London has two great flower shows: Chelsea in May (see 2008 Chelsea Review) and the Hampton Court Palace Flower Show in July (see 2008 Hampton Court Review). I went to Hampton Court yesterday. It rained as I entered and rained as I left – but the sun appeared in between and it was a good day. My interest, of course, was the garden designs. The RHS Best in Show went to a very worthy design by Dorset Cereals for an Edible Playground. It was a good idea for an outdoor learning area, and well made, but it does not make a contribution to garden design as a fine art. The Gardenvisit.com Design Award for Hampton Court 2008 went to the Holiday Inn Green Room designed by Sarah Eberle. Elegant and well-made is scored highly for being just the kind of space we should be making for the city of tomorrow – instead of those wretched garden-centerey plots made by the UK housebuilders who have seen such a spectacular decline in their businesses over the last 12 months.
A focus on domestic gardens is the strength of the Hampton Court Show. Chelsea provides haute couture for gardeners – nice for window shopping but with garden designs on the expensive side of exorbitant. Hampton Court is more like Oxford Street. Designers learn from Chelsea and use the ideas for everyman. To make this policy more apparent, we recommend buying some special fencing for the Hampton Court, to replace the standard contractor’s wire. This would not be to keep people out, as at Glastonbury. It would be to draw people in and provide more context for the garden designs. The fencing designers should learn from Hollywood and make fences which look like English streets from both sides. Visitors would then queue at house doors and enter a garden world, filled with garden designs they can relate to. This is what Oxford Street stores use mannequins for. At present, the garden designs at Hampton Court float in a sea of tents.
We would also like to see a London Garden Summer Show, spread through the capital and lasting for the summer season ( See our note on the proposed Chelsea Fringe Flower and Garden Show).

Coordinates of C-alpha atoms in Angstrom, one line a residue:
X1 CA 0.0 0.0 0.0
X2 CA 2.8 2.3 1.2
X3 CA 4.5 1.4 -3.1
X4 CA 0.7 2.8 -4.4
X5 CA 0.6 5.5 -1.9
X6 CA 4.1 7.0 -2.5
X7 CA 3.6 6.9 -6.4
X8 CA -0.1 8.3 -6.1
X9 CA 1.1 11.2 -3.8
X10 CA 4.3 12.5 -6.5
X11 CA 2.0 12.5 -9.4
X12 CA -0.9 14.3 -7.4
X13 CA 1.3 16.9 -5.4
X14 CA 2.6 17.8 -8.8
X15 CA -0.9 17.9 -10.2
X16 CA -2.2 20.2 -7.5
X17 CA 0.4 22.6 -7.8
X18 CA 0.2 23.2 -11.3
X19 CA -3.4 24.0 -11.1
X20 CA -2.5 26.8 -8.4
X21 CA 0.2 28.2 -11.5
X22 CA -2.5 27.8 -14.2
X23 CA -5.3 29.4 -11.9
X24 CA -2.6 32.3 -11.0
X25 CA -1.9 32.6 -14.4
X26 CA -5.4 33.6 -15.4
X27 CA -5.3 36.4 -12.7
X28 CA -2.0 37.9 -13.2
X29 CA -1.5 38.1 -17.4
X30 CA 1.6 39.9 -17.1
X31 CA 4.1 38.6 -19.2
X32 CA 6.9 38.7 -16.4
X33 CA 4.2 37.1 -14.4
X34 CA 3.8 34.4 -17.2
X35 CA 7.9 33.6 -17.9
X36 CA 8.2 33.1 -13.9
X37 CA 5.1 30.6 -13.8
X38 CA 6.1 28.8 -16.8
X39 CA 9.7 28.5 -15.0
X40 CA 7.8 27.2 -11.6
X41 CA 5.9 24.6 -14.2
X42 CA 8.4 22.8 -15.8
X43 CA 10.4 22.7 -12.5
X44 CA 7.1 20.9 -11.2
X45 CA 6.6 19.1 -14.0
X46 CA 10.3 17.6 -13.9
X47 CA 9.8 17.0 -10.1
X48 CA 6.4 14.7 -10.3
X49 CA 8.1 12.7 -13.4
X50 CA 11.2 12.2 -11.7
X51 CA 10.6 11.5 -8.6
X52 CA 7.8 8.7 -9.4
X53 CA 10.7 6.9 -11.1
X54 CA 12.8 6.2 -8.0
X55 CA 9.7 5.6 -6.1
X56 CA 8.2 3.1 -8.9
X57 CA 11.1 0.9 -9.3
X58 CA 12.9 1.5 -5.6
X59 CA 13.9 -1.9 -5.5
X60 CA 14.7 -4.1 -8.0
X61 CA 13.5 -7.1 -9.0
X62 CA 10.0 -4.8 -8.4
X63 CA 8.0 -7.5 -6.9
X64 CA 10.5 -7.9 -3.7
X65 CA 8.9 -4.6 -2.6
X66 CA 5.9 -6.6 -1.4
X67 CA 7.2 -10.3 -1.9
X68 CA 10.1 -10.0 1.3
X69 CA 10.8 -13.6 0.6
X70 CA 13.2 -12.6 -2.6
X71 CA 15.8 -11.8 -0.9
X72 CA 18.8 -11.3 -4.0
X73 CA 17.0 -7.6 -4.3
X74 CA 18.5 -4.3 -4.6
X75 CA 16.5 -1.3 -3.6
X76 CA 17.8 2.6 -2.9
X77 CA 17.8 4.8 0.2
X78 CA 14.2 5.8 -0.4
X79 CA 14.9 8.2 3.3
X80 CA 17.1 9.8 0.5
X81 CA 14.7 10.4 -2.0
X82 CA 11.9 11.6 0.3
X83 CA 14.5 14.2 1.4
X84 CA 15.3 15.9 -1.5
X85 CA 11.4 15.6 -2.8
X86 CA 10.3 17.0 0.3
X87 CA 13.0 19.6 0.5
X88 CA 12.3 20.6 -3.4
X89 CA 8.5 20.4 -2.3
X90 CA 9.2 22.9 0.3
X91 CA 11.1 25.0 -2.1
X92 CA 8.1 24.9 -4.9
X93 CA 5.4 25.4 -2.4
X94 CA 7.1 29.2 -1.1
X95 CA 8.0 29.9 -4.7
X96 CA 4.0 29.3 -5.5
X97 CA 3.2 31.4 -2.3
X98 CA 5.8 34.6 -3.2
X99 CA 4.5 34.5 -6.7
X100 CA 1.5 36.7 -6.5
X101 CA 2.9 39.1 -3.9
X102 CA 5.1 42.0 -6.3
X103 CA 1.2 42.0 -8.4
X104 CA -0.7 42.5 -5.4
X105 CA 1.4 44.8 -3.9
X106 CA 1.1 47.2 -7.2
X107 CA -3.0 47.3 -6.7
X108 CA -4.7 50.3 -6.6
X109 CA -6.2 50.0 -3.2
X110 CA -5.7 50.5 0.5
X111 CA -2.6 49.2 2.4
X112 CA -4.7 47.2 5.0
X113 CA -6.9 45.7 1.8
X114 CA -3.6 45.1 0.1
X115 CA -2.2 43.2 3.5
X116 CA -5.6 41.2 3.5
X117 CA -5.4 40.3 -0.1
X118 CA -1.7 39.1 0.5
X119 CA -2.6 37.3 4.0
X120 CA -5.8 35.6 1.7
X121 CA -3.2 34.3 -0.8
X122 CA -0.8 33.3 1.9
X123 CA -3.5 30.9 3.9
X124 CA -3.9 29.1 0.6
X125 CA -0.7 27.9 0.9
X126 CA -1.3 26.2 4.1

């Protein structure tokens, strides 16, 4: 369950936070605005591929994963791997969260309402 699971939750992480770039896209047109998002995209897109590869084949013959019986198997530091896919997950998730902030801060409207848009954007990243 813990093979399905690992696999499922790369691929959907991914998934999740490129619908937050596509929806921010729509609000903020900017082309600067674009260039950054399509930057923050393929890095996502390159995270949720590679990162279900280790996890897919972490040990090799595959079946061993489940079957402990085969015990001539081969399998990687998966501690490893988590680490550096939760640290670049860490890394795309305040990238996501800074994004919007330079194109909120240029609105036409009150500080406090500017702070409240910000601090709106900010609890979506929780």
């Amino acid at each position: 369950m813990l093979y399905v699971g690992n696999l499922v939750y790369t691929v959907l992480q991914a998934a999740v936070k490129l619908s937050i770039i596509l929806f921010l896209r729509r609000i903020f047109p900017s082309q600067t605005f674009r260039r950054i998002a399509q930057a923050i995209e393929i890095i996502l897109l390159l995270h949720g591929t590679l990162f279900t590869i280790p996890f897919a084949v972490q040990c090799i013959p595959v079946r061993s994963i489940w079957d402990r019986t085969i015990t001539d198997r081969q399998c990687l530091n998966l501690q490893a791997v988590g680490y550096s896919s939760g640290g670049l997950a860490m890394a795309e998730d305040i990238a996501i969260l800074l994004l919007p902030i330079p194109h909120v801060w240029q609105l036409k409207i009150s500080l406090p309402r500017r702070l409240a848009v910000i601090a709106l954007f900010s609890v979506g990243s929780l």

I agree. The garden designs at Hampton Court are getting better. The garden I liked best was the The Traveller’s Garden, by Amanda Patton for The Society of Garden Designers. Strange that it did not get a Gold Medal, though the theme (Walter de la Mare’s poem The Listeners – “Is there anybody there?”) is kind-of odd for a garden design.
This year, I visited Hampton Court on the final Sunday and was disappointed. It was far more dominated by trade stands than in previous years and the last day was extremely busy so one could not easily see the show gardens. The Merrist Wood Infinity Garden was a remarkable exception to the general run of mediocracy. It was an object lesson in how to present a show garden, a simple idea (a small garden made big by mirrors) and extremely well carried out, by framing so that one shut out the surrounding world.
By the way I could not find a single stand for seeds. Now that would have been a trade stand I would have directly sought out. Currently I am on the search for sweet cultivated dandelion but suppose I will have to wait until my next trip to Truffaut’s in Paris.
Credit to Ivan Tucker the HND Garden Design graduate who designed the Merrist Wood infinity garden (i.e. mirror garden) which was titled Forest2 (i.e. forest squared). The use of Betula utilis jacquemontii “Doorenbos” was masterly because not only was it enclosed on three sides by mirrors but they gave a light and approximate ceiling so the theatre of the space was extraordinarily convincing.
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i think this show was amazing, and i got to spend time with my family. but the metal flooring has to go, my nan tripped over it, and is bandly hurt, she has a black eye and broken wrist, it’s verry dangerous, but it was a verry nice day, and lovelly gardens.